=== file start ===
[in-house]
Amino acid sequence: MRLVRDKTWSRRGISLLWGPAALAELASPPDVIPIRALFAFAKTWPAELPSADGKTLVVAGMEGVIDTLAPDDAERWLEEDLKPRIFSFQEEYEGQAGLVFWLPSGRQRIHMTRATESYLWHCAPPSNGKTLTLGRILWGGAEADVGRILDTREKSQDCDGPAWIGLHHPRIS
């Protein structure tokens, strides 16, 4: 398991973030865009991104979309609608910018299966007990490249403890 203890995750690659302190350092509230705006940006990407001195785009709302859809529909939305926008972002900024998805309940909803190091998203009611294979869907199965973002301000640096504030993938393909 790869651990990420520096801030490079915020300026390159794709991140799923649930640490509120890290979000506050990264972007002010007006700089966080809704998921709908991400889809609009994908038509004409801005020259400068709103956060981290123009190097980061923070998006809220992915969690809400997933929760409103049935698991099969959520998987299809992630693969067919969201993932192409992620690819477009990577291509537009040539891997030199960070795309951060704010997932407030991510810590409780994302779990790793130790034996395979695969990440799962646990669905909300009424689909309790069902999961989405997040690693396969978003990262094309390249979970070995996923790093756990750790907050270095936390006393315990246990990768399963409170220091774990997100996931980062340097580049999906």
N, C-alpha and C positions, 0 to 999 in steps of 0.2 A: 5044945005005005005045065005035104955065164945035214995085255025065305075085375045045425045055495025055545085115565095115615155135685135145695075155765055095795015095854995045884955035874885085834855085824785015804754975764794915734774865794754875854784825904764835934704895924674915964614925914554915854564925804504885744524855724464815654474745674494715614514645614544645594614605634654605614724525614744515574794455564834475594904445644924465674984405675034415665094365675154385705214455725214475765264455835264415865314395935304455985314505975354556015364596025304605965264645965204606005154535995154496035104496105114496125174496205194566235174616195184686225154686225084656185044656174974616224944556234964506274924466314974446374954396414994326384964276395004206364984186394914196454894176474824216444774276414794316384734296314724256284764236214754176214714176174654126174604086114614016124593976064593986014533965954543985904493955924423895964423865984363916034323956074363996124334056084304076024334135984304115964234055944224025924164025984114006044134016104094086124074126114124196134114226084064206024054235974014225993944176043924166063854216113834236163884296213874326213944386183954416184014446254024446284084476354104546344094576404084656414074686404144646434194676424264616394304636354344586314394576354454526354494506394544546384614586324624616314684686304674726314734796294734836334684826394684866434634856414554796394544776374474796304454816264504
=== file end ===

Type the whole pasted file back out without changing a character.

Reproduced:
[in-house]
Amino acid sequence: MRLVRDKTWSRRGISLLWGPAALAELASPPDVIPIRALFAFAKTWPAELPSADGKTLVVAGMEGVIDTLAPDDAERWLEEDLKPRIFSFQEEYEGQAGLVFWLPSGRQRIHMTRATESYLWHCAPPSNGKTLTLGRILWGGAEADVGRILDTREKSQDCDGPAWIGLHHPRIS
């Protein structure tokens, strides 16, 4: 398991973030865009991104979309609608910018299966007990490249403890 203890995750690659302190350092509230705006940006990407001195785009709302859809529909939305926008972002900024998805309940909803190091998203009611294979869907199965973002301000640096504030993938393909 790869651990990420520096801030490079915020300026390159794709991140799923649930640490509120890290979000506050990264972007002010007006700089966080809704998921709908991400889809609009994908038509004409801005020259400068709103956060981290123009190097980061923070998006809220992915969690809400997933929760409103049935698991099969959520998987299809992630693969067919969201993932192409992620690819477009990577291509537009040539891997030199960070795309951060704010997932407030991510810590409780994302779990790793130790034996395979695969990440799962646990669905909300009424689909309790069902999961989405997040690693396969978003990262094309390249979970070995996923790093756990750790907050270095936390006393315990246990990768399963409170220091774990997100996931980062340097580049999906």
N, C-alpha and C positions, 0 to 999 in steps of 0.2 A: 5044945005005005005045065005035104955065164945035214995085255025065305075085375045045425045055495025055545085115565095115615155135685135145695075155765055095795015095854995045884955035874885085834855085824785015804754975764794915734774865794754875854784825904764835934704895924674915964614925914554915854564925804504885744524855724464815654474745674494715614514645614544645594614605634654605614724525614744515574794455564834475594904445644924465674984405675034415665094365675154385705214455725214475765264455835264415865314395935304455985314505975354556015364596025304605965264645965204606005154535995154496035104496105114496125174496205194566235174616195184686225154686225084656185044656174974616224944556234964506274924466314974446374954396414994326384964276395004206364984186394914196454894176474824216444774276414794316384734296314724256284764236214754176214714176174654126174604086114614016124593976064593986014533965954543985904493955924423895964423865984363916034323956074363996124334056084304076024334135984304115964234055944224025924164025984114006044134016104094086124074126114124196134114226084064206024054235974014225993944176043924166063854216113834236163884296213874326213944386183954416184014446254024446284084476354104546344094576404084656414074686404144646434194676424264616394304636354344586314394576354454526354494506394544546384614586324624616314684686304674726314734796294734836334684826394684866434634856414554796394544776374474796304454816264504